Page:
‘The Great Khan’ Muddles the Past, Present and Plot

The Great Khan by Michael Gene Sullivan is positioned to be a dynamic ensemble play that examines our troubled global history through the eyes of contemporary high schoolers. The theater immediately establishes a youthful setting with vibrant lighting and Chance the Rapper playing over the speakers. In the first scene, we meet a guarded Jayden who is shaken awake by an armed intruder, a young girl named Ant. Redtwist Theatre’s summary of this play promises that these are our two main characters. This premise is lost well within the first act, and Ant quickly becomes a background character on Jayden’s journey.

Simon Gebremedhin as Jayden earnestly attempts to bring complexity and charming adolescence to what is essentially a shallow main character whose personal development has dangerous implications. His primary struggle is rooted in how the sexual assault of Ant (Monique Marshaun), a girl at his former school, has affected him. Jayden’s big triumph that signifies he has come out from his shell is a midterm project for which, as far as I can tell, his classmate Gao-Ming (Josie Mi) has done all the work. Jayden’s character hinges on the trauma and talents of the young women around him. This problematic relationship with the other femme characters could have been resolved if this play were a true ensemble piece where Ant and Goa-Ming shared the stage, and given more control over their narratives.

As the play progresses, Ant and Goa-Ming’s roles shrink further and further into Jayden’s background. Gao-Ming, the studious, makeup YouTuber, is featured prominently in one scene with Jayden in the first act but then pushed aside after intermission and reduced to a narrative crutch that attempts to hold the disjointed scenes together. The second act feels as if it is from an entirely different world with the introduction of Genghis Khan (Steffen Diem Garcia). A quarter of the play is spent in a lengthy back-and-forth between Jayden and a manifested Genghis Khan. The scenes are not only a departure from the tone and structure established in the first act, they further muddle what it is this play is trying to say.

The Great Khan takes two hours to tell a story that could be told more effectively in 90 minutes. The listless pacing of the production is exacerbated by languid scene transitions where Jayden changes into various forms of comfy clothes. Save for one key moment of spectacle where Genghis Khan makes his grand exit, The Great Khan slogs directionless through its underutilized runtime. Is The Great Khan about the white-washed history curriculum that is taught in schools, or is it about a young man’s struggle to find strength against the threat of enemies? Rather than working together to present a complex representation of the high school experience for BIPOC teenagers, these two themes shift focus from scene to scene.

Director Jamal Howard relies on technical aspects to fill the gaps in this fragmented story. Scenic design by Rose Johnson and costume design by Jazmin Aurora Medina work together marvelously to communicate Jayden’s change over time with an inspired physical representation of what the dialogue clumsily communicates. The primary set piece, Jayden’s bedroom, transforms from a drab, box-laden clothes pile to a joyful celebration of his nerdy fandoms. Costuming mirrors this as Jayden embraces his teenage interests and trades in dark, baggy clothing for a colorful wardrobe. Piper Kirchhofer’s lighting design brings much-needed energy to the production, managing to establish both intimacy and grandeur in the small storefront theater. All production elements convey more character development and world-building than is accomplished by the text alone, but the issues at the heart of The Great Khan as a play still shine through.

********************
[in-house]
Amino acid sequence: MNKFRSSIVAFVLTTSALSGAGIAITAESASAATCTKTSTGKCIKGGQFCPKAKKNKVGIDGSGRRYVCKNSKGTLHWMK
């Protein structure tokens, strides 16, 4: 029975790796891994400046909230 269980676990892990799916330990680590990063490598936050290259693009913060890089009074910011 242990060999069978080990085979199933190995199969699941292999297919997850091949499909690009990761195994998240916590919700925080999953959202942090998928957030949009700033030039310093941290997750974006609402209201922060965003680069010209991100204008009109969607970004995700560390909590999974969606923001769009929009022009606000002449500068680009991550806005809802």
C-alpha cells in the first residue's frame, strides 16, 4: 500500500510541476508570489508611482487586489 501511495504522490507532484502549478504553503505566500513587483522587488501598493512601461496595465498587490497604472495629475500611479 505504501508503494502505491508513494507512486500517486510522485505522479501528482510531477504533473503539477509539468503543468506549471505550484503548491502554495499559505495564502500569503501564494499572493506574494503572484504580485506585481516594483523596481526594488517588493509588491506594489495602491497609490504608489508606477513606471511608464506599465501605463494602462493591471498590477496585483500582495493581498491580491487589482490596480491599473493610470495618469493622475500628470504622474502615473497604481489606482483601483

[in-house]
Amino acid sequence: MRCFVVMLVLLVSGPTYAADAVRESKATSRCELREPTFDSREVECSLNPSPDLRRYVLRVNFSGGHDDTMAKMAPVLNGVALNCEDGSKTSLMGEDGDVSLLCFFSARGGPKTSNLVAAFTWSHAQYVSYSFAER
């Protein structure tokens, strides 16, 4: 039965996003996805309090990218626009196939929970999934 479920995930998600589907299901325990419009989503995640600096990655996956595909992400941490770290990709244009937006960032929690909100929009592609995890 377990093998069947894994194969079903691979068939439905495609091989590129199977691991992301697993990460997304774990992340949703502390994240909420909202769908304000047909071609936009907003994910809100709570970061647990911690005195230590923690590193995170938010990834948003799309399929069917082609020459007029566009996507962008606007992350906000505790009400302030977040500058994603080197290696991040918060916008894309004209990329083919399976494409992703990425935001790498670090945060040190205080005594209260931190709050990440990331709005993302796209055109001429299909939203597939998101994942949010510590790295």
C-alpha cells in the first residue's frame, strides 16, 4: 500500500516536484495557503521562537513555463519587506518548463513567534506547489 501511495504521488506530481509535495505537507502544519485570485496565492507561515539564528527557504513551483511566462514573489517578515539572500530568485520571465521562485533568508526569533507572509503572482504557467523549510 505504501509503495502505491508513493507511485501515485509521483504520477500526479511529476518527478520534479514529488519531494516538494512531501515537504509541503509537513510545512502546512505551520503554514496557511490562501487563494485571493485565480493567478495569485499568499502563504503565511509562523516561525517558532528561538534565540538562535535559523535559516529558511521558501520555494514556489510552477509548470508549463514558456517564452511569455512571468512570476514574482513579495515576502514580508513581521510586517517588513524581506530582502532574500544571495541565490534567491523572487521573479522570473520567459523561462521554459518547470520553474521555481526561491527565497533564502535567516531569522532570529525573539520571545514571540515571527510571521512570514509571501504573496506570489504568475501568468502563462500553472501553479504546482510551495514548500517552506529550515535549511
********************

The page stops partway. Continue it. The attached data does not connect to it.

The arts and culture industry is still recovering from COVID-19’s impact on live performances. Audiences are far more scrutinizing of their time spent in public, and this affects not just the theatre companies but the surrounding community that benefits from visiting audiences. Play selection has never been more important, and The Great Khan by Michael Gene Sullivan was a disappointing choice to start Redtwist Theatre’s 2023 Season. The confusing and unfinished script is an unwavering obstacle that is impossible to overcome without additional development opportunities.

Companies like Redtwist Theatre do not have that luxury right now. Rolling world premieres are a powerful tool to promote emerging voices in our industry, but these programs also have a responsibility to playwrights that new work will not be produced with such glaring technical and narrative flaws.

The Great Khan runs at Redtwist Theatre until February 26.

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Jayden – Simon Gebremedhin
Ant – Monique Marshaun
Crystal – LaTorious Givens
Gao-Ming – Josie Mi
Mr. Adams – Bryan Breau
Temujin – Steffen Diem Garcia

Playwright – Michael Gene Sullivan
Director – Jamal Howard
Casting Director – Shariba Rivers
Stage Manager – Alanna Young
Scenic Designer and Charge Artist – Rose Johnson
Technical Director – Dusty Brown
Props Master – Henry Sebastian Bender
Costume Designer – Jazmin Aurora Medina
Lighting Designer – Piper Kirchhofer
Sound Designer – Max Cichon
Production Photos – Aaron Reese Boseman

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